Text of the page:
The ISO17799 Toolkit was of course introduced to solve many of these issues in one step. As well as containing both parts of the standard, it also includes a full set of compliant policies ready for implementation, a road map for potential certification of the organization, an audit kit for network based systems, a business impact analysis questionnaire together with many other supportive items (eg: a disaster recovery kit, a management presentation and an IS glossary). This toolkit represents extremely good value as it can enable organizations to commence work with the introduction of vital security aids without reference to expensive external consulting resources.

However, even armed with a support kit like this, it is important to understand that the key to the standard is PROCESS... the creation and maintenance of a robust ISMS. This is occasionally overlooked, as some organizations simply adopt a tick list from the first part of the standard (ISO 17799). This is certainly a good stride forward, but is by no means the end of the journey.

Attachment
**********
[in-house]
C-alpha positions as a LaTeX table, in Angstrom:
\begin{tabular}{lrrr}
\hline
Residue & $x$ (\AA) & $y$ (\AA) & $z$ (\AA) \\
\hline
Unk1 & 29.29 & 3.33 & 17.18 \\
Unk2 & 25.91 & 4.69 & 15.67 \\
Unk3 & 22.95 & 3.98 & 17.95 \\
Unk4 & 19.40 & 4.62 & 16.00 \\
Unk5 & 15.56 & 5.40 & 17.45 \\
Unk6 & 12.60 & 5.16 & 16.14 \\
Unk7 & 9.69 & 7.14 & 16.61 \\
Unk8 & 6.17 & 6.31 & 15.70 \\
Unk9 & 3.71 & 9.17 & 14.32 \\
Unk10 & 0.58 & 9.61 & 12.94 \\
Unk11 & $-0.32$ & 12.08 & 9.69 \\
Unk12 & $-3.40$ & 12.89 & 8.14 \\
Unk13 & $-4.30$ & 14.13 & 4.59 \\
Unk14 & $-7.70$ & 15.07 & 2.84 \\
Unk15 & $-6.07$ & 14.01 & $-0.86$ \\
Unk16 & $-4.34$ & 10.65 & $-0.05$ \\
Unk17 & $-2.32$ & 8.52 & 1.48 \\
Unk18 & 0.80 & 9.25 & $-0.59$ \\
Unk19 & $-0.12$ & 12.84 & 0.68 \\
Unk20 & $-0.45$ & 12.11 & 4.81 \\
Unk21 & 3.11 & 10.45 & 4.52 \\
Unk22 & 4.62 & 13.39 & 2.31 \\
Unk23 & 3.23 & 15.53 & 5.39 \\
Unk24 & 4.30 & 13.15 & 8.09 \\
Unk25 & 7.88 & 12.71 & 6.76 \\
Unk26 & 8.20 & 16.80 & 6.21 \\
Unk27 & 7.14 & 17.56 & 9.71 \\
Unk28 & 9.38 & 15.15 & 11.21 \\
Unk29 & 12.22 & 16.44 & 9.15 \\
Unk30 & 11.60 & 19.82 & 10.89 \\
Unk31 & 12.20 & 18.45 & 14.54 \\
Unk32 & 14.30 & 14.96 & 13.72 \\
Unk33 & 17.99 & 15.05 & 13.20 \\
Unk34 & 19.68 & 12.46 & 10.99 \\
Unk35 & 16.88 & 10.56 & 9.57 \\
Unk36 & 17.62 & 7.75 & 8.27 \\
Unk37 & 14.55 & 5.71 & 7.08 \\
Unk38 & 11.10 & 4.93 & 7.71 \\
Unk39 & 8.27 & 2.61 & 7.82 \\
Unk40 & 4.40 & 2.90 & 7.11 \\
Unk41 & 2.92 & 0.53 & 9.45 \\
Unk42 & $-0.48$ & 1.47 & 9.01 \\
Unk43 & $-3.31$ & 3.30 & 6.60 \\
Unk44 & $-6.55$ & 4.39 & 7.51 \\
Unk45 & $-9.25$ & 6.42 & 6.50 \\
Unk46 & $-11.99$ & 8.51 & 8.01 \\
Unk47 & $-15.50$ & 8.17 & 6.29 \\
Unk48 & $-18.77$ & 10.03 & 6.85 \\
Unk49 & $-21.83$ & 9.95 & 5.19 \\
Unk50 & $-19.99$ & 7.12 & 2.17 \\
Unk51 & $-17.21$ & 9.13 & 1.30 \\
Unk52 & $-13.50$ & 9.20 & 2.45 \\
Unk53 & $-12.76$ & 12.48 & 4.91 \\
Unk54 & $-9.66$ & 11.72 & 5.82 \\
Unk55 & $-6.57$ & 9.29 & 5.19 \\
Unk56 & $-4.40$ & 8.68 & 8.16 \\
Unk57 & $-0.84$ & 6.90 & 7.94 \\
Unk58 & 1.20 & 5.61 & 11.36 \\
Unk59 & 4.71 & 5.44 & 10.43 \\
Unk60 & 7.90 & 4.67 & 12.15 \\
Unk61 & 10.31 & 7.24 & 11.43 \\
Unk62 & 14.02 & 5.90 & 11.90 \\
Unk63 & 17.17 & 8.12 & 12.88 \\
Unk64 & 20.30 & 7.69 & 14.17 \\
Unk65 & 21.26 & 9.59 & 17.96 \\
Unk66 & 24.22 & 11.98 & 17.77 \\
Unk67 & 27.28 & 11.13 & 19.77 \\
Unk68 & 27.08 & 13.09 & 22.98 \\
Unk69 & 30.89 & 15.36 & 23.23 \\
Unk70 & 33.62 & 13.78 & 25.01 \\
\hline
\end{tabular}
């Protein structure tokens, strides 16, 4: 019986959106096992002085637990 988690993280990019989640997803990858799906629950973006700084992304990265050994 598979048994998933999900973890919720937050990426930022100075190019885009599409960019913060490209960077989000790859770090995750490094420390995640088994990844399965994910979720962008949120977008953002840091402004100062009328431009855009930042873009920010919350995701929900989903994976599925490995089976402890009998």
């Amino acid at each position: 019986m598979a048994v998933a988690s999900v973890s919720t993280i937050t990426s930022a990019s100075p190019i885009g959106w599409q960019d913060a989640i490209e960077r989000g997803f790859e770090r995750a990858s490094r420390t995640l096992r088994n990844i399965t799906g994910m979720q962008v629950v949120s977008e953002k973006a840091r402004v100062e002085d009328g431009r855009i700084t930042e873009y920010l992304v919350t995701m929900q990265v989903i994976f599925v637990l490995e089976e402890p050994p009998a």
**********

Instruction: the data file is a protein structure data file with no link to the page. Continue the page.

When first considering the standard, therefore, it should be understood that the path forward will certainly include enhancement and improvement of security, but it will largely be driven via the creation and maintenance of information security management systems and supporting procedures.

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The Risks to Data Security

here are many, diverse threats to data which a manager of the typical mid-size business must overcome. For his information systems, five key threats should be top of mind:

1. User error – A simple mistake on behalf of an employee could lead to the loss of megabytes of critical company data. From the deletion of a critical file to the accidental deletion of database records, your customers could face large expenses and significant down time recovering the disaster created by a simple mistake.

2. Employee theft – Employees need access to sensitive data in order to perform their jobs. Your customers have to limit the information to which employees have access, ensure that terminated employees no longer have access to sensitive data, and be able to track who's touching what, when and how.

3. Privacy violation – How do your customers protect the personal information with which their customers entrust them? Security breaches can mean that personal data can fall into the hands of the wrong people. In order to maintain your customers' trust, you must ensure that their data is safe and sound. In addition, many governments are now legislating privacy, which can mean fines or imprisonment if sensitive customer data is not secured.